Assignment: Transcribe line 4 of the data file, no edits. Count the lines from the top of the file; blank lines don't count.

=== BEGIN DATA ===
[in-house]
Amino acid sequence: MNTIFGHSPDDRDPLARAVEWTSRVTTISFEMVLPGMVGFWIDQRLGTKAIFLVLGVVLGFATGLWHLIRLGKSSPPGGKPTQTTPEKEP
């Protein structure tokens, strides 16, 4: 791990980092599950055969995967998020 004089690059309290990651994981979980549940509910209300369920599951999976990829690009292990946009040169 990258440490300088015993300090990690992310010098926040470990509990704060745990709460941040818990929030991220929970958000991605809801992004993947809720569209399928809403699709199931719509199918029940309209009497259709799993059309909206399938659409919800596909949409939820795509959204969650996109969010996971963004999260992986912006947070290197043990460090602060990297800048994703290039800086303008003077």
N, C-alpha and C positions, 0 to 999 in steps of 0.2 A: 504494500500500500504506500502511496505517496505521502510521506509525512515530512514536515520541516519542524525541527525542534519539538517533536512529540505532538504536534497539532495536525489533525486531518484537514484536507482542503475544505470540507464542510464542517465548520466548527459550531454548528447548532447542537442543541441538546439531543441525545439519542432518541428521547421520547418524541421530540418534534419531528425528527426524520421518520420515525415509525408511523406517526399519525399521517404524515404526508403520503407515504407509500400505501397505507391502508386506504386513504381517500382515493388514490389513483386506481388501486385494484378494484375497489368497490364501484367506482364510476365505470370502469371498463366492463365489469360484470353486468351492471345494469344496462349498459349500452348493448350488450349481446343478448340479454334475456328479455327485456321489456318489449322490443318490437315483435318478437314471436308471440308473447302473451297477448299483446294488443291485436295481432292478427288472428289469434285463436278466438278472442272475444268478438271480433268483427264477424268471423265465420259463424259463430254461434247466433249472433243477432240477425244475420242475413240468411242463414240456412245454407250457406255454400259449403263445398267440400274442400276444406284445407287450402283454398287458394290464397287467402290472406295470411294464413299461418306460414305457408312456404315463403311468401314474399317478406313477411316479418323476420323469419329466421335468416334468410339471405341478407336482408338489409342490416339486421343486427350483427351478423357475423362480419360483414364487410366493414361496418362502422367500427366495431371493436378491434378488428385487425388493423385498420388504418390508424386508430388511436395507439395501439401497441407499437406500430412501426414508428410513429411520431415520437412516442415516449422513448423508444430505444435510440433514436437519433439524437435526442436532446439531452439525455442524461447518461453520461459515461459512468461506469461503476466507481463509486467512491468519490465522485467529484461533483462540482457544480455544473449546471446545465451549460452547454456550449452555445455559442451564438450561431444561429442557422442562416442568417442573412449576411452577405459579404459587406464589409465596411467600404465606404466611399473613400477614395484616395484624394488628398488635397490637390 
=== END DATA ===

N, C-alpha and C positions, 0 to 999 in steps of 0.2 A: 504494500500500500504506500502511496505517496505521502510521506509525512515530512514536515520541516519542524525541527525542534519539538517533536512529540505532538504536534497539532495536525489533525486531518484537514484536507482542503475544505470540507464542510464542517465548520466548527459550531454548528447548532447542537442543541441538546439531543441525545439519542432518541428521547421520547418524541421530540418534534419531528425528527426524520421518520420515525415509525408511523406517526399519525399521517404524515404526508403520503407515504407509500400505501397505507391502508386506504386513504381517500382515493388514490389513483386506481388501486385494484378494484375497489368497490364501484367506482364510476365505470370502469371498463366492463365489469360484470353486468351492471345494469344496462349498459349500452348493448350488450349481446343478448340479454334475456328479455327485456321489456318489449322490443318490437315483435318478437314471436308471440308473447302473451297477448299483446294488443291485436295481432292478427288472428289469434285463436278466438278472442272475444268478438271480433268483427264477424268471423265465420259463424259463430254461434247466433249472433243477432240477425244475420242475413240468411242463414240456412245454407250457406255454400259449403263445398267440400274442400276444406284445407287450402283454398287458394290464397287467402290472406295470411294464413299461418306460414305457408312456404315463403311468401314474399317478406313477411316479418323476420323469419329466421335468416334468410339471405341478407336482408338489409342490416339486421343486427350483427351478423357475423362480419360483414364487410366493414361496418362502422367500427366495431371493436378491434378488428385487425388493423385498420388504418390508424386508430388511436395507439395501439401497441407499437406500430412501426414508428410513429411520431415520437412516442415516449422513448423508444430505444435510440433514436437519433439524437435526442436532446439531452439525455442524461447518461453520461459515461459512468461506469461503476466507481463509486467512491468519490465522485467529484461533483462540482457544480455544473449546471446545465451549460452547454456550449452555445455559442451564438450561431444561429442557422442562416442568417442573412449576411452577405459579404459587406464589409465596411467600404465606404466611399473613400477614395484616395484624394488628398488635397490637390 